Tagline: Best game of the year.
The opening paragraphs of this review launched a subtle salvo against what can only be described as the insanely bad reviews for UA which were getting posted to RPGNet at the time. These were reviews which, for example, were excoriating the game for not being as complex as GURPS. Or claiming that the game was completely unacceptable because its systems for magick were not practiced by real people in the real world. Seriously mind-numbingly bad reviewers.
Unsurprisingly, this salvo was not warmly welcomed by some.
I wish the original discussions had survived. They were… lively.
It doesn’t matter what you’re reviewing – whether its a novel, a play, a movie, or a roleplaying game – the first thing you should ask yourself is: What was the creator trying to create? The reason you ask yourself this is because it is as pointless to judge Independence Day as a serious attempt to comment on the burdens of the presidency as it would be to judge Hamlet as a children’s story. Often you will hear a negative review of something not because it failed to accomplish what it set out to do, but because the reviewer didn’t like what was being attempted. Such a review is useless. Because it attempts to judge the creation as something which it is not it is as useless as a review of poker which explains why the game fails terribly at being the Great American novel.
Figuring out what was being attempted isn’t always easy. Sometimes you’re forced to ask yourself whose creative impulses you should honor. For example, if you’re reviewing a production of a Shakespearean play should you judge it based on how well it accomplished the director’s goals or how well it accomplished Shakespeare’s? (Personally I feel the director’s goal should be to fulfill the playwright’s goals – otherwise he should be doing a different play; hence I would go with the latter.) At other times it is necessary to call into question the surface goal itself and dive beneath the surface – for example an artist might fully intend to create a giant pink phallic symbol in Times Square, but you have to ask whether or not this is a good idea based on the underlying goals of art and the function Times Square. Nor is it always easy to figure out what a particular person’s goals were in creating something. More often than not you must rely on intuition to ordain what was intended.
Sometimes, though, you get lucky. Something in the work will clearly state was being attempted. You know that GURPS was designed to be a generic, universal system not only from the title, but because the designers included a short explanation of what was being attempted and what they hoped the game would accomplish.
The reason I bring all of this up is because after taking a look at the varied extant reviews of Unknown Armies I think it is necessary to explain where this review is coming from. Knowing where Unknown Armies is coming from is easy: Greg Stolze and John Tynes tell you specifically what their design goals were in the conveniently titled section “Design Goals” on pages four and five. Despite this several reviewers have flown in the face of commonsense and judged intentional decisions as “mistakes” or “flaws”.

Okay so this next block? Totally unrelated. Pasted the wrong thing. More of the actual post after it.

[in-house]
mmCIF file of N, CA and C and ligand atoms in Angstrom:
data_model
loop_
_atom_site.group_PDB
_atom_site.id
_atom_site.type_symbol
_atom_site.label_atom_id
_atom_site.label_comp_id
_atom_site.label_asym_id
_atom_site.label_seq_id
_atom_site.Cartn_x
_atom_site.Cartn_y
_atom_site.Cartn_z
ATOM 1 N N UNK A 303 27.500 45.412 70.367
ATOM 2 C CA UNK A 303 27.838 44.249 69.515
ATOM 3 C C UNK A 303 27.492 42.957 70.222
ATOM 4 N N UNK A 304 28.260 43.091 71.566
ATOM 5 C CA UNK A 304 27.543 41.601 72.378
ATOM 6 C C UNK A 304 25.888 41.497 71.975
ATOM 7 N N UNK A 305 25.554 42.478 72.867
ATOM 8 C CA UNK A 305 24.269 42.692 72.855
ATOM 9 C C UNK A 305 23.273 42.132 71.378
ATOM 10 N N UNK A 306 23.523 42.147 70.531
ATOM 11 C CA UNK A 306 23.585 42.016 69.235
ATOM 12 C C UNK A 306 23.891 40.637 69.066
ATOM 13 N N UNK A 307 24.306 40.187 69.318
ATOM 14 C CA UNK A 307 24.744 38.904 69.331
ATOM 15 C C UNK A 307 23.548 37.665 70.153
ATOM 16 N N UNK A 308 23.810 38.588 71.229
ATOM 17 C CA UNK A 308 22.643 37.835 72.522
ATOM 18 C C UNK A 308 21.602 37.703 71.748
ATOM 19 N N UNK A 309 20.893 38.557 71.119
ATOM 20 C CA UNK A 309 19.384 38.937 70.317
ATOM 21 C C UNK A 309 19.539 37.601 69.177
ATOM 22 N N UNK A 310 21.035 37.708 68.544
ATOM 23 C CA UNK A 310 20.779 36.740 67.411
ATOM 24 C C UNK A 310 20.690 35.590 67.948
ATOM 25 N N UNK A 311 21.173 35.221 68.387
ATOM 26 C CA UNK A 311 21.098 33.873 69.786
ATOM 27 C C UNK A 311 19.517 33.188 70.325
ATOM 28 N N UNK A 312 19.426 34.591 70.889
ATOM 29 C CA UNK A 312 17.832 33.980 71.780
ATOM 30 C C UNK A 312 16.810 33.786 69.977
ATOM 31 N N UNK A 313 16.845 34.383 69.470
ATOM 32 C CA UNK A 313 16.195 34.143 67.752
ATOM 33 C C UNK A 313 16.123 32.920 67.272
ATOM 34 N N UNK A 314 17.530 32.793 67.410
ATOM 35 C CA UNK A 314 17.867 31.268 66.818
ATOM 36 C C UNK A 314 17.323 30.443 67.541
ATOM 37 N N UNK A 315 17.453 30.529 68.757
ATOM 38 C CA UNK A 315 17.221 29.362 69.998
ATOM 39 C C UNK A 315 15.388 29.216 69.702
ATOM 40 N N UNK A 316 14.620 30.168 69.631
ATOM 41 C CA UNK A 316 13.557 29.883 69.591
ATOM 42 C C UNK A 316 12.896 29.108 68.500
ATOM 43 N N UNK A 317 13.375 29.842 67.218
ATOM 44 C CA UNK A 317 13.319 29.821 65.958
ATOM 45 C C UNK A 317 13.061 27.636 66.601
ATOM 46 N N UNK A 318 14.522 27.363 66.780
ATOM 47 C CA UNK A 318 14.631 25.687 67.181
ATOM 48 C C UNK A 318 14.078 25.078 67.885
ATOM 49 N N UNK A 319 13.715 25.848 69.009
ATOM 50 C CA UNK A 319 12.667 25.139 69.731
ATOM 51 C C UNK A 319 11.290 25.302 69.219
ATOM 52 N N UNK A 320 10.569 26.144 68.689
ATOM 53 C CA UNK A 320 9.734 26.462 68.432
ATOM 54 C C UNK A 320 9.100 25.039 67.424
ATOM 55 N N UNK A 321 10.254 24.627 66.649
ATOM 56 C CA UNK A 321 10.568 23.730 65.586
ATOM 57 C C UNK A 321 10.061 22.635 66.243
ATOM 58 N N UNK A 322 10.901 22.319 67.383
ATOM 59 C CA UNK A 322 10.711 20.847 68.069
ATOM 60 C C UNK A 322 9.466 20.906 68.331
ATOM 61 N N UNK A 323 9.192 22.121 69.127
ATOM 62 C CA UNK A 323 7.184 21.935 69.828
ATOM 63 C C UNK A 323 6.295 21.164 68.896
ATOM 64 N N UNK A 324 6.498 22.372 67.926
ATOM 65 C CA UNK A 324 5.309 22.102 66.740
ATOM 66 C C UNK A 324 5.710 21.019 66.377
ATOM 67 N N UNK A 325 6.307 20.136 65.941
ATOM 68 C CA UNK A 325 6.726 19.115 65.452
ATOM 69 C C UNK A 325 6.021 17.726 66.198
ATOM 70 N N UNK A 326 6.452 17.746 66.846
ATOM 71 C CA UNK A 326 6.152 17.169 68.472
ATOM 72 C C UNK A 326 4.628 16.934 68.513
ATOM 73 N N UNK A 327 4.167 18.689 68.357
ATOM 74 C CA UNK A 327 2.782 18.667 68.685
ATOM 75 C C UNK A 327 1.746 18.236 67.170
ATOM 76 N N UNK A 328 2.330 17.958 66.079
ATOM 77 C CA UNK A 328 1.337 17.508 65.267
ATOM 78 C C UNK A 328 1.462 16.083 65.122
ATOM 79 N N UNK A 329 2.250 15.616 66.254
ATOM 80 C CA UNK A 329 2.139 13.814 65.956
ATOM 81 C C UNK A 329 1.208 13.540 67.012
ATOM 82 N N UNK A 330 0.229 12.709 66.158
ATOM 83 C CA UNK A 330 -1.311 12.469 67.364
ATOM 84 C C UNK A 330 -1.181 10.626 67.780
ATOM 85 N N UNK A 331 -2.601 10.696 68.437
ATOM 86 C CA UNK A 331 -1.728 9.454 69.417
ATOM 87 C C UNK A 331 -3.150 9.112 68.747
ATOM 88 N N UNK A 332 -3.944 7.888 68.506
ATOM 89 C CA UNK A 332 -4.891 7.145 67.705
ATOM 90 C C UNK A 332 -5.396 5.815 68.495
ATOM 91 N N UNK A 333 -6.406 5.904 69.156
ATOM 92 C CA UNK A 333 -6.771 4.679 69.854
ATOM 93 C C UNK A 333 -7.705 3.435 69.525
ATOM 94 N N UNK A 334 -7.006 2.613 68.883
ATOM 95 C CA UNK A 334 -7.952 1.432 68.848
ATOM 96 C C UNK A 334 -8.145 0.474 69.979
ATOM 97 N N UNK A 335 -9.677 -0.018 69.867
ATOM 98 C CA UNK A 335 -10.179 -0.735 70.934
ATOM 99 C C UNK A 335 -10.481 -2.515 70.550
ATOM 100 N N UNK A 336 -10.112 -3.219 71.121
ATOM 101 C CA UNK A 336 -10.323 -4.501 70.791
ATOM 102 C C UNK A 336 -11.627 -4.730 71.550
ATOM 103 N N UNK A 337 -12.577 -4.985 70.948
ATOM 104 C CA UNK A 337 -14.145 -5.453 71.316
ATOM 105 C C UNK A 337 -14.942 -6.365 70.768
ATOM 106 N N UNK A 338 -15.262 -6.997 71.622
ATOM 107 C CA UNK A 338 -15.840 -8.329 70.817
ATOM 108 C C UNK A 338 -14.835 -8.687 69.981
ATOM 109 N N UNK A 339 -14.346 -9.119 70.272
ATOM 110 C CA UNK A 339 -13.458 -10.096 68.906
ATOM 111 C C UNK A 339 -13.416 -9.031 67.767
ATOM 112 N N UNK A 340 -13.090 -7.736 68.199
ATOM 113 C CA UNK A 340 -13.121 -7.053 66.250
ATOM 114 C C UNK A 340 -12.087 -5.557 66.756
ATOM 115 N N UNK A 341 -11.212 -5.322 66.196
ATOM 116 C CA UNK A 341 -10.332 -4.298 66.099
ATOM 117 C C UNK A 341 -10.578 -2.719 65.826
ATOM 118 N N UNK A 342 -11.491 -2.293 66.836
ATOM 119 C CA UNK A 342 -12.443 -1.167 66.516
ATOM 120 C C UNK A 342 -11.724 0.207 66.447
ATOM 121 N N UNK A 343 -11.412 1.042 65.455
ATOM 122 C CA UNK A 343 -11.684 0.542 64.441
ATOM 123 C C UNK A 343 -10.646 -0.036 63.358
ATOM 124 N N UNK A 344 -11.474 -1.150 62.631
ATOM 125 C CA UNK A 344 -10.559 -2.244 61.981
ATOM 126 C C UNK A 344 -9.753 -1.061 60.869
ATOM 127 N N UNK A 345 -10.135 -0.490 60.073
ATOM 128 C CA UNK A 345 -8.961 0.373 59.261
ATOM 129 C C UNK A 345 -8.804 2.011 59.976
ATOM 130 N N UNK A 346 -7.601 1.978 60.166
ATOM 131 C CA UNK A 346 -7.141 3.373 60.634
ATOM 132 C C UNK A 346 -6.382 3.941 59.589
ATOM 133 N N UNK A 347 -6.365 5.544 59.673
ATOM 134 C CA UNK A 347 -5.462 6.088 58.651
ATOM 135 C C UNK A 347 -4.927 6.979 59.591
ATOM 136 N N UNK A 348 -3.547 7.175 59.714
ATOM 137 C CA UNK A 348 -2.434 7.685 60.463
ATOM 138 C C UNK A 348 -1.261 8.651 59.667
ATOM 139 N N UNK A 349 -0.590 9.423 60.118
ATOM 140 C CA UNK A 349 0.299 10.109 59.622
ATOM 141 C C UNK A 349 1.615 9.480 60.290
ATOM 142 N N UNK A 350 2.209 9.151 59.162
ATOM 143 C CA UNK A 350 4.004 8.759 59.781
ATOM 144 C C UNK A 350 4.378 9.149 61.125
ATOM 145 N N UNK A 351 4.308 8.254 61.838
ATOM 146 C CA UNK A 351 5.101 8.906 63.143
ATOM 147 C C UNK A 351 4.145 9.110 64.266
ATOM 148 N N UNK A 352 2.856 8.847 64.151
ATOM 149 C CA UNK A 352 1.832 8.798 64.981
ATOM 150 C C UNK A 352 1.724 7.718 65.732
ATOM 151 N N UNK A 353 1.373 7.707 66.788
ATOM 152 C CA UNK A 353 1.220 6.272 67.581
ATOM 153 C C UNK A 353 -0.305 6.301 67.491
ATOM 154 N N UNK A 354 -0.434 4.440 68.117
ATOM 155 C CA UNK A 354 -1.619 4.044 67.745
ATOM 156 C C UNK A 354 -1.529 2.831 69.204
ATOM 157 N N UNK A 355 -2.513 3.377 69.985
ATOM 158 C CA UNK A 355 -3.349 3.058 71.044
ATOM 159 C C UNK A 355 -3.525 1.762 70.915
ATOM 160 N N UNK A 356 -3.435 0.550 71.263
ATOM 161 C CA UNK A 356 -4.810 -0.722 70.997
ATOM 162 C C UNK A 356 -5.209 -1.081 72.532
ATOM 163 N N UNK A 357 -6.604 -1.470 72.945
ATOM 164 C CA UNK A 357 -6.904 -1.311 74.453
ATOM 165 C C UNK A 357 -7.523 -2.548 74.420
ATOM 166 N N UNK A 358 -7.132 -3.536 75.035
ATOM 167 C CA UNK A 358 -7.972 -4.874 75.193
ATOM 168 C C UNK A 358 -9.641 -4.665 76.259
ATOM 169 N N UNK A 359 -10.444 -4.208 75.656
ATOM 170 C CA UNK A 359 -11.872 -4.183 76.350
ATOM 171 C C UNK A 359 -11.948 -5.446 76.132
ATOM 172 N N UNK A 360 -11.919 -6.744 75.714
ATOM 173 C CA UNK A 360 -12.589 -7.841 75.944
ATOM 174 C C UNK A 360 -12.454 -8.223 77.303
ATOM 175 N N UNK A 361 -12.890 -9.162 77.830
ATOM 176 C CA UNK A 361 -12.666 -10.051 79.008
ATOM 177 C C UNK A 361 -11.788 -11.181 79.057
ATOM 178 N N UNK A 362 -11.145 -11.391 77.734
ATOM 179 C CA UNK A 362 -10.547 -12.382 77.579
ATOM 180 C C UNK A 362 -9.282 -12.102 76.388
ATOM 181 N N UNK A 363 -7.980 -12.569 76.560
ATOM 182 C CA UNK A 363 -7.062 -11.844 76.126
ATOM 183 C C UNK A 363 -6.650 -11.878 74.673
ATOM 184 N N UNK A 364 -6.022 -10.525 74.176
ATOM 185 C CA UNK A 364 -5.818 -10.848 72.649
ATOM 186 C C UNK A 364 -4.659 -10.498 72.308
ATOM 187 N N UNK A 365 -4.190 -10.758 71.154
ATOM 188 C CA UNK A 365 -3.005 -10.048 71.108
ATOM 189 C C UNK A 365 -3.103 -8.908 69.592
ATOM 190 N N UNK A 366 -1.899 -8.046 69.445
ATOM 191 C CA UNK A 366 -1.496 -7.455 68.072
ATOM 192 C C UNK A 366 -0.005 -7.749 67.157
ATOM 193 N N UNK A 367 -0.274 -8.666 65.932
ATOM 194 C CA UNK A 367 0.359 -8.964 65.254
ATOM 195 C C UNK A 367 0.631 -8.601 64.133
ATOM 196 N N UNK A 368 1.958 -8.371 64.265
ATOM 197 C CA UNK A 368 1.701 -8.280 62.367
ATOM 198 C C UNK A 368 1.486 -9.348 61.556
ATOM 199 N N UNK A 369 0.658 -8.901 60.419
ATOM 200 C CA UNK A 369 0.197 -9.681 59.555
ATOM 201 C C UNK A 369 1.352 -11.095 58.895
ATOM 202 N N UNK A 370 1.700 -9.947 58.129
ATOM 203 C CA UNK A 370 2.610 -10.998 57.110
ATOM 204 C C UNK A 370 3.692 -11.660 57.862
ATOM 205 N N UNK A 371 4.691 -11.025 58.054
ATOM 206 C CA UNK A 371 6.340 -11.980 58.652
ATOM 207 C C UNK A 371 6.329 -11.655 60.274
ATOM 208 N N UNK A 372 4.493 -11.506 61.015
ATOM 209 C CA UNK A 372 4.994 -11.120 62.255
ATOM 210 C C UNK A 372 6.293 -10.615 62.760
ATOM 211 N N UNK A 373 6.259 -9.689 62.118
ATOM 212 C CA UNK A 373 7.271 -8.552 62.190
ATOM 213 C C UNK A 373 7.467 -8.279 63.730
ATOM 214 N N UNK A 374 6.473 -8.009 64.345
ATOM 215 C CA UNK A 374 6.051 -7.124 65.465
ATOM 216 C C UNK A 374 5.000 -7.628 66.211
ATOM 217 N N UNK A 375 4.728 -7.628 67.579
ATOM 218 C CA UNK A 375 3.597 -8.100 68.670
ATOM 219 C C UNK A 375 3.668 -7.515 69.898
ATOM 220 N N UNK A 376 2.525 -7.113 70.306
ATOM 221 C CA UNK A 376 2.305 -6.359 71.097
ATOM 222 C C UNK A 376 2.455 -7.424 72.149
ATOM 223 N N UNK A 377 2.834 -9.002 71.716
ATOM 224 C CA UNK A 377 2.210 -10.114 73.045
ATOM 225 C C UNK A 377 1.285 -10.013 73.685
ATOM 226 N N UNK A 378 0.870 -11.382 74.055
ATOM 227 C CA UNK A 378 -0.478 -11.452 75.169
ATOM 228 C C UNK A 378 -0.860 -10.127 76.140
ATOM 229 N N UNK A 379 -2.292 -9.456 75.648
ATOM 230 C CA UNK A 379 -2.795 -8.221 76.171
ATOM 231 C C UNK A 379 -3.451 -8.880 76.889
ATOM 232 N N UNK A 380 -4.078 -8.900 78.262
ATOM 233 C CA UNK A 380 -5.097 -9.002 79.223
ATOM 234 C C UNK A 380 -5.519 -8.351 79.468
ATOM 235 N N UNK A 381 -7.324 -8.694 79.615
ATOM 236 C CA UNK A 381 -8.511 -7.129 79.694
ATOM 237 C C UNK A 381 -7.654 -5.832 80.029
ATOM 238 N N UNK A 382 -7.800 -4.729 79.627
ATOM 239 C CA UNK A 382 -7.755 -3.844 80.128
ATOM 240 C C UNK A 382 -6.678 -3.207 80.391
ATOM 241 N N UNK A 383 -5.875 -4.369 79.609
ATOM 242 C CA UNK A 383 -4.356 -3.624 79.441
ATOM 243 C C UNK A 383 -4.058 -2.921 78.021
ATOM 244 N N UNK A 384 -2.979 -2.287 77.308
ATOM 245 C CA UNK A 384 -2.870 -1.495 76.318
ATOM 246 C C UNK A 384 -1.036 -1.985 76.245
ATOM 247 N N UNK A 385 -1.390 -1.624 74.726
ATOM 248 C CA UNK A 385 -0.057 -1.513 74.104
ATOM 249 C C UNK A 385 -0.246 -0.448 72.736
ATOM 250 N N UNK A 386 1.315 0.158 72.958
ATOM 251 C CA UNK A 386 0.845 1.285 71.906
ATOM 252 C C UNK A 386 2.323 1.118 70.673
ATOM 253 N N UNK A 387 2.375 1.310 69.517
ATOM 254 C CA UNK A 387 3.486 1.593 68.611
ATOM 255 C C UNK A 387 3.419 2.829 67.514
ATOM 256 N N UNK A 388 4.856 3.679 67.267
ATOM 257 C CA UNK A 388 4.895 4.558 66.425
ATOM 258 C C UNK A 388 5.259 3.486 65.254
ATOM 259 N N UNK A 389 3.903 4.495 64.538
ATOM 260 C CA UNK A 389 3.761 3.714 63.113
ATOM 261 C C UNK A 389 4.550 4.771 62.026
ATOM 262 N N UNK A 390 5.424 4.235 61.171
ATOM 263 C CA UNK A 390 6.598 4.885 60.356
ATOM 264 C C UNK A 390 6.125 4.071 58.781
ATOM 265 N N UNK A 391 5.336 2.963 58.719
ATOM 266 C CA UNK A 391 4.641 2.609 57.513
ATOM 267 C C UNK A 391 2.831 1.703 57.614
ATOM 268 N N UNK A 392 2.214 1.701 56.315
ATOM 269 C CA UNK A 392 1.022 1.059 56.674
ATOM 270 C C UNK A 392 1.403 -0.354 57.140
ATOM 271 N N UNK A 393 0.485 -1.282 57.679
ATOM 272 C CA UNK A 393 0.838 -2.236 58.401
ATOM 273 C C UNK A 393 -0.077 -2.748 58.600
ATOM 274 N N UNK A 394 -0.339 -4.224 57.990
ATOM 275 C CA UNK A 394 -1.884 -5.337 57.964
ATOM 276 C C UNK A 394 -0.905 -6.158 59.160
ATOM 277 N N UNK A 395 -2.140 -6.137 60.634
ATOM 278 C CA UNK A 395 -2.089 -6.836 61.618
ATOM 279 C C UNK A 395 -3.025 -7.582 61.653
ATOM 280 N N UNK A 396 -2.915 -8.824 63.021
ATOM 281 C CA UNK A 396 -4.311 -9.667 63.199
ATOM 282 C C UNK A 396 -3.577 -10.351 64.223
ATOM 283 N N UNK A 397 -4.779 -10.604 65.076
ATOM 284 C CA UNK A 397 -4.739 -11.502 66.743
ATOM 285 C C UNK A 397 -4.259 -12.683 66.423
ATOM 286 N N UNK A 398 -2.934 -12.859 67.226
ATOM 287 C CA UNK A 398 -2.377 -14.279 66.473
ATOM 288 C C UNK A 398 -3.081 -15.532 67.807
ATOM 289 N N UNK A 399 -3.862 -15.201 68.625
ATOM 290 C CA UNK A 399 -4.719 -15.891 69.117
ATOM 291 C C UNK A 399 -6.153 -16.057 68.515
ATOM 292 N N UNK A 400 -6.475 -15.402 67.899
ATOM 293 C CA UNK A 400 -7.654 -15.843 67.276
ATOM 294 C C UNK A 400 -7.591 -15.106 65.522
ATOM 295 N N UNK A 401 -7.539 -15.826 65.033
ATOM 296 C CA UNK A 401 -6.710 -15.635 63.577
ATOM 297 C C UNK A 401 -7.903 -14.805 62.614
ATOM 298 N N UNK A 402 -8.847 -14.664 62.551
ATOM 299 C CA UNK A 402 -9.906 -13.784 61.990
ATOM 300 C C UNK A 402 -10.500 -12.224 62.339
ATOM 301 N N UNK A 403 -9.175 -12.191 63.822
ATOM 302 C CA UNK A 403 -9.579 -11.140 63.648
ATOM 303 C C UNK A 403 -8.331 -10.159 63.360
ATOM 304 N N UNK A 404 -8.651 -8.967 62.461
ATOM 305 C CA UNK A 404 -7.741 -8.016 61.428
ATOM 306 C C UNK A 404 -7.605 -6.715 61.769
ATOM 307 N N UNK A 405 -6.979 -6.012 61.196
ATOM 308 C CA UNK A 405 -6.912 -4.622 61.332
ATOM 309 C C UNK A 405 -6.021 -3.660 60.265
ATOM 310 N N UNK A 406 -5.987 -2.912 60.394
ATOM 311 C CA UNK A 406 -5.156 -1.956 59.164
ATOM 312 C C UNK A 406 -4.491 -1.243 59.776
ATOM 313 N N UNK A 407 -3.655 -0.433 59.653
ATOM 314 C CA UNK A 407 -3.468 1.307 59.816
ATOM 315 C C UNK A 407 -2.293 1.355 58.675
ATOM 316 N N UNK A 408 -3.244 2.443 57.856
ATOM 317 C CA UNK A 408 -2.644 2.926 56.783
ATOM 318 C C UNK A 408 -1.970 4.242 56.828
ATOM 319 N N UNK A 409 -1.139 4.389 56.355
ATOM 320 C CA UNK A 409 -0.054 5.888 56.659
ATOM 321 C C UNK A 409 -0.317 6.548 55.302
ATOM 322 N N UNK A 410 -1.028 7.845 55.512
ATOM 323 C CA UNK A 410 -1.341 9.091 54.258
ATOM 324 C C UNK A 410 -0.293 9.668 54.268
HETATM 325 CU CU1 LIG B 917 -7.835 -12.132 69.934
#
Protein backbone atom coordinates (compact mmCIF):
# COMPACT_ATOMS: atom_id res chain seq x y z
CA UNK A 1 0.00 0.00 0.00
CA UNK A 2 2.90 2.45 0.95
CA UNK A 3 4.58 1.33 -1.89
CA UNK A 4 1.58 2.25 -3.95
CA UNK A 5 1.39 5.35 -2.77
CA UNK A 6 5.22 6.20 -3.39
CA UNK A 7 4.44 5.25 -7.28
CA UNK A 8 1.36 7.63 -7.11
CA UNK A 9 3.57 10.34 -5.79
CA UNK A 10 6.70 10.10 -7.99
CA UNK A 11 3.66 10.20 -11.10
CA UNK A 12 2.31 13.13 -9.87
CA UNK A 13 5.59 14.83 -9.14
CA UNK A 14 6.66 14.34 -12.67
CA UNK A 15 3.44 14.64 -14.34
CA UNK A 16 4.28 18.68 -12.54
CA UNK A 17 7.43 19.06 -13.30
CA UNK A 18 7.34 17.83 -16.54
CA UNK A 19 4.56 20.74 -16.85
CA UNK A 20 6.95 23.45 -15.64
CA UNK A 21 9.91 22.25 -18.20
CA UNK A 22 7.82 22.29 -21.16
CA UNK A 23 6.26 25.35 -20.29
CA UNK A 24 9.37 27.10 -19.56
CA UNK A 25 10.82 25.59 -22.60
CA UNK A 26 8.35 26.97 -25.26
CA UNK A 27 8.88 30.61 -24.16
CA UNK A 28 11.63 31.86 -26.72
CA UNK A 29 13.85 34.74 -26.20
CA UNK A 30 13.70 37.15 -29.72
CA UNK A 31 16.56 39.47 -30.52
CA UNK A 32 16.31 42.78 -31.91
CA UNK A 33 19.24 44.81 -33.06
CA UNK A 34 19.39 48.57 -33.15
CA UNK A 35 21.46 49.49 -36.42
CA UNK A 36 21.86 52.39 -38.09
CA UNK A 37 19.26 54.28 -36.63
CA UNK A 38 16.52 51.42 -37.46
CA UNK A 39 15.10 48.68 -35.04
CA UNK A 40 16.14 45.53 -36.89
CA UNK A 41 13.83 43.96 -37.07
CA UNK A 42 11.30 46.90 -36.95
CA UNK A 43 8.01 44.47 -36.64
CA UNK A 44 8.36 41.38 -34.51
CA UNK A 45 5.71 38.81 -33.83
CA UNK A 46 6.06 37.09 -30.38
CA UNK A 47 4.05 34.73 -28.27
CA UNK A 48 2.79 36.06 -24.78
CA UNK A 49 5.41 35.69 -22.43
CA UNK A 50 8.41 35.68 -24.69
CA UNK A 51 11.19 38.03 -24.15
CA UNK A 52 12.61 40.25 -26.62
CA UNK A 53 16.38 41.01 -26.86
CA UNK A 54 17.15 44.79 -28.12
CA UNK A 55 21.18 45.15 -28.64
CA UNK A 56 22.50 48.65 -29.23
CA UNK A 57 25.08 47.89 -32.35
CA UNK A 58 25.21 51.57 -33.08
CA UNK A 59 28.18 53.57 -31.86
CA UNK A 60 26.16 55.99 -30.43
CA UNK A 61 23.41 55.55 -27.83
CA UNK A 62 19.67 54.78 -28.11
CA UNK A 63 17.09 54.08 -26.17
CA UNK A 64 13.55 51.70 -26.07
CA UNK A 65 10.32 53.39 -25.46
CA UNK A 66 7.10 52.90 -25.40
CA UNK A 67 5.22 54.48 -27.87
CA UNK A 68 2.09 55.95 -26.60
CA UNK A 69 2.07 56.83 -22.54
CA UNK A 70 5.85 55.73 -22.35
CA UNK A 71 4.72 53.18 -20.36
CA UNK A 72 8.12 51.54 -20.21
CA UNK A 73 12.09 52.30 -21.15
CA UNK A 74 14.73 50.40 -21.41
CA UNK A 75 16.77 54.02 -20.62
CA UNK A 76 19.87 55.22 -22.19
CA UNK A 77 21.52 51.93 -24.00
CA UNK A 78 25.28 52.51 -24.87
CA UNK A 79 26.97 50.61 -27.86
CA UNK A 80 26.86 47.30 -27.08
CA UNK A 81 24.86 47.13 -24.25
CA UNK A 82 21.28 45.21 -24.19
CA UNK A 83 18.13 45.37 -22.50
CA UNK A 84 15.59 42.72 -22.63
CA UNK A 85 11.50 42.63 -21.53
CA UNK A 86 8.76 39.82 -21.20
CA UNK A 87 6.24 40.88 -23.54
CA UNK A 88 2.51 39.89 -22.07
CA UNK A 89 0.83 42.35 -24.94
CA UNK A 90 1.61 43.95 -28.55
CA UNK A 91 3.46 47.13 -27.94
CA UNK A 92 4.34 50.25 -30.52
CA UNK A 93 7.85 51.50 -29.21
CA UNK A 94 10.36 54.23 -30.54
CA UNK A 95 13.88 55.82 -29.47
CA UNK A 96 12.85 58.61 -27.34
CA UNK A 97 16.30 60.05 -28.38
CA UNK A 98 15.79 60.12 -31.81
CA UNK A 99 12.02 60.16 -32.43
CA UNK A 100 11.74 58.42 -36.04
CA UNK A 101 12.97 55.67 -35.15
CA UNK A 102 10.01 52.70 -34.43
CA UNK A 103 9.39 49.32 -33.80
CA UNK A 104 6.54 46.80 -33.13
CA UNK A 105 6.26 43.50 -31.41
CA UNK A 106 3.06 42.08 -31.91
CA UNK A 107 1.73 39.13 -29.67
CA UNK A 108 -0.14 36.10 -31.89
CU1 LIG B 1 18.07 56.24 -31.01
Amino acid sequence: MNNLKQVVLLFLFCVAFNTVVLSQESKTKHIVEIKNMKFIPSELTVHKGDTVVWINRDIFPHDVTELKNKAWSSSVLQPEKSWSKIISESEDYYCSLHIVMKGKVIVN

So, just to be perfectly clear: If you don’t like simple systems, you won’t like Unknown Armies. (“Pages and pages of rules for ballistics-based damage and a complete flowchart-governed sub-system for picking locks are just some of the realism-focused rules you won’t find in UA.”) The fact that there is a detailed tracking system for character personality in this game is intentional, not a mistake or an anachronism. (“If your character occasionally kills someone, it’ll be up to you to justify why this is okay – and if you can’t, the game’s rules will penalize your character by hardening him against the notion of murder.”) If you don’t like roleplaying settings which attempt to be completely original (I’m not kidding – I actually saw someone complain because the game setting was too creative), then Unknown Armies isn’t a game you want to be playing.
“It’s time to stop playing games.”
Atlas Games has become a pretty impressive company. The 1990s have seen the origination of a couple of trends in RPGs: One, the World of Darkness and the host of games which have been inspired by it. Two, the simple, cinematic rule systems packed full of action-potential (usually with an anime or John Woo/Jackie Chan/Hong Kong influence). Atlas Games now owns the two games which providing the lightning rod to these two trends (Ars Magica and Feng Shui), and with the production of Unknown Armies they may very well have created the game which provides the perfect merger between them.
Let’s cut to the chase: I love this game.
UA is, I’ll be the first to admit, possessed of some flaws – but it bubbles with such creativity, originality, potential, and brilliance that it overwhelms those flaws. There are games which fail because of their flaws; their are games which are tolerable in spite of their flaws; their are games which suffer slightly from their flaws; and then there are games where the flaws are beside the point. UA is the last of these.
More on this in a bit.
Unknown Armies is the Illuminatus Trilogy.